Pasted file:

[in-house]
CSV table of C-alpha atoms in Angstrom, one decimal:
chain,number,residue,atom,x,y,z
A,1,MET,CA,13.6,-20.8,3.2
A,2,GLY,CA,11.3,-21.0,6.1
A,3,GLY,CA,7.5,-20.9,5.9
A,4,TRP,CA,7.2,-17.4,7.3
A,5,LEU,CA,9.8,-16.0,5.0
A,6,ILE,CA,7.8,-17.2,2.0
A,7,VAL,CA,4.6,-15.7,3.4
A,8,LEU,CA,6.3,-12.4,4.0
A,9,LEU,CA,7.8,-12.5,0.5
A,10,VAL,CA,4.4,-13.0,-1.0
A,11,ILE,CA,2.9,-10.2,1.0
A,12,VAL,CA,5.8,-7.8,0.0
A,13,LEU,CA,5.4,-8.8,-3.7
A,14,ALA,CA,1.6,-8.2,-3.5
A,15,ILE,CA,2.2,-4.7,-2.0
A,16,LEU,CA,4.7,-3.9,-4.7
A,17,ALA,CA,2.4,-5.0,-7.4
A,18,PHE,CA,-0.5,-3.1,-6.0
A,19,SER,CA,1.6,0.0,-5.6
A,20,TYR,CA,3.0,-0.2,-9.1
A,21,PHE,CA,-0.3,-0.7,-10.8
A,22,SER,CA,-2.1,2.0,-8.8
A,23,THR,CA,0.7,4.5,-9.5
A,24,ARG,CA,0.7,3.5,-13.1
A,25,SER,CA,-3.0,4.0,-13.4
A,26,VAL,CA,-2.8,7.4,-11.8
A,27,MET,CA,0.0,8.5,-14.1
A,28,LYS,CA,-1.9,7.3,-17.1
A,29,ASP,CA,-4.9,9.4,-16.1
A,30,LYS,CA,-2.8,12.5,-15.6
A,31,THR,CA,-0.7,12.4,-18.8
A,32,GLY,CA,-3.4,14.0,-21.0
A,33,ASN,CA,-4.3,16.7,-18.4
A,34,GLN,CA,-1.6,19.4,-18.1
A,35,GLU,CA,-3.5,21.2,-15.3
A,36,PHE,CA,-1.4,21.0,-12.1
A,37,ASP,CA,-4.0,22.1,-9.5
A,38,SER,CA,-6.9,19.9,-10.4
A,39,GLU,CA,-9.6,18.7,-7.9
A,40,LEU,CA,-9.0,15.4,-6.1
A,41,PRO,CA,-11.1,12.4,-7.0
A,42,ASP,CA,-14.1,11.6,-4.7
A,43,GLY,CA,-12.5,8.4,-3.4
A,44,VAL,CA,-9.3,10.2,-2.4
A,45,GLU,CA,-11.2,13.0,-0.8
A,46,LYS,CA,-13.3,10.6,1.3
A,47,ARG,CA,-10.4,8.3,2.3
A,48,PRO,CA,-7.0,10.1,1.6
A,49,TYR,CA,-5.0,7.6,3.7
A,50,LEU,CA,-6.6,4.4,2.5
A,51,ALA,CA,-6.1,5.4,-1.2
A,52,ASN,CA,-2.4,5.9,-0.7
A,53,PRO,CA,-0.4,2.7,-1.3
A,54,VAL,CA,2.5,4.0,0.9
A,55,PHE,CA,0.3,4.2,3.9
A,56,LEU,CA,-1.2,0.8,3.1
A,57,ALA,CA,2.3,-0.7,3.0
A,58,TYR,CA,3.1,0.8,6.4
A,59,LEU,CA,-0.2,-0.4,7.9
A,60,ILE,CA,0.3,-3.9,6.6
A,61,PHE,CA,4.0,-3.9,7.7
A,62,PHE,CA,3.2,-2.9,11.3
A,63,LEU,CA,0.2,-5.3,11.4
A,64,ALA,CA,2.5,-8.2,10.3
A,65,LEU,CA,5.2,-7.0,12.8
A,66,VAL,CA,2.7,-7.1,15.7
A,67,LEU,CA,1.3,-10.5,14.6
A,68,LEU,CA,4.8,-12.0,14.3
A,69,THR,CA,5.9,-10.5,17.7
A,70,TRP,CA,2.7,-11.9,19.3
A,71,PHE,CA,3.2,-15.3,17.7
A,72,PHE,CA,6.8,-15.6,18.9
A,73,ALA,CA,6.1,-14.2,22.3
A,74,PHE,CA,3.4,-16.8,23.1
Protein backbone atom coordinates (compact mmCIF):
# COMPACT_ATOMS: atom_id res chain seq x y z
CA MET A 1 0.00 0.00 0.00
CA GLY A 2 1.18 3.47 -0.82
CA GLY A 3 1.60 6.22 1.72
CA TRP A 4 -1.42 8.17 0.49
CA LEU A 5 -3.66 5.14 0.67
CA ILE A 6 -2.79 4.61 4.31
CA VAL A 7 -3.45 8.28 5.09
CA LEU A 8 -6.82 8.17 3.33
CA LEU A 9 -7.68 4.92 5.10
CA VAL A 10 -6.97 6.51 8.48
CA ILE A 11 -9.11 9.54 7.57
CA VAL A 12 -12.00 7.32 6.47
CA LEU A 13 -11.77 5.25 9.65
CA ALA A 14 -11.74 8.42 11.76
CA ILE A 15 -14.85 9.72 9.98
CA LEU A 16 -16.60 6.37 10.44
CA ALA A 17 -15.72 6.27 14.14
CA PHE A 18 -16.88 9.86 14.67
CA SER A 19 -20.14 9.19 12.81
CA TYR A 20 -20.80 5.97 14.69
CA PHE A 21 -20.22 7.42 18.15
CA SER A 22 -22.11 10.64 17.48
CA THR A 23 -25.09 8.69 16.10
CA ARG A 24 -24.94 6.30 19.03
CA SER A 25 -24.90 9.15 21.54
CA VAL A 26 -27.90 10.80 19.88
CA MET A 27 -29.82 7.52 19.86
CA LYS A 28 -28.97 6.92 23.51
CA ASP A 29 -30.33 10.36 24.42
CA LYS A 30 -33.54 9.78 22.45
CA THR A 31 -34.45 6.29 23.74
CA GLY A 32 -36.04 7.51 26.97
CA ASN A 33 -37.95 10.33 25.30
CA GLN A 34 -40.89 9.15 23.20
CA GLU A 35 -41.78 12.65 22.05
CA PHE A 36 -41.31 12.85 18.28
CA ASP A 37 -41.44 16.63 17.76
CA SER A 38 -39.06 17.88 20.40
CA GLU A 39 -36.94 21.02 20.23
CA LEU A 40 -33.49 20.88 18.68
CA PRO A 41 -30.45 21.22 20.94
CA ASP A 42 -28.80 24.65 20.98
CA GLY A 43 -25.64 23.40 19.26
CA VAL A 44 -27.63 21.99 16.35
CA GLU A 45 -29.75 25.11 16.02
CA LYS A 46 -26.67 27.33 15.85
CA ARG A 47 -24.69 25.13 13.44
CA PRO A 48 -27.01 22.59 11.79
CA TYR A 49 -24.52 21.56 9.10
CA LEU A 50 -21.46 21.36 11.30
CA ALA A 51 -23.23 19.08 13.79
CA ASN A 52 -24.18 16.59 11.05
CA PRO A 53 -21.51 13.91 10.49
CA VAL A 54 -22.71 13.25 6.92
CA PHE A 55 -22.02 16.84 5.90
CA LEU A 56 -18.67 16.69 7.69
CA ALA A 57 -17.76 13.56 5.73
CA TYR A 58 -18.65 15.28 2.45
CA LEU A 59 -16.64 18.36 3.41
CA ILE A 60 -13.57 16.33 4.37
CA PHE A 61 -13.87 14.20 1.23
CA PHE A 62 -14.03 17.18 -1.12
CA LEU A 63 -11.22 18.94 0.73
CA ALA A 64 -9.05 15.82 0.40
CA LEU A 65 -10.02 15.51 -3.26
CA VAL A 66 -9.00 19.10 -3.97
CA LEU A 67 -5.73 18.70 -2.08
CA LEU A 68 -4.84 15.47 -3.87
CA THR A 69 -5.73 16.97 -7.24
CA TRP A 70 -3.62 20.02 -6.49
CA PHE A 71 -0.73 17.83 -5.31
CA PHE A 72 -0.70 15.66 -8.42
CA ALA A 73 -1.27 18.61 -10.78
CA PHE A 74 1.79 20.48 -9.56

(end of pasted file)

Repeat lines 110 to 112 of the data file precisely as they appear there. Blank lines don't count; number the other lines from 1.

CA THR A 31 -34.45 6.29 23.74
CA GLY A 32 -36.04 7.51 26.97
CA ASN A 33 -37.95 10.33 25.30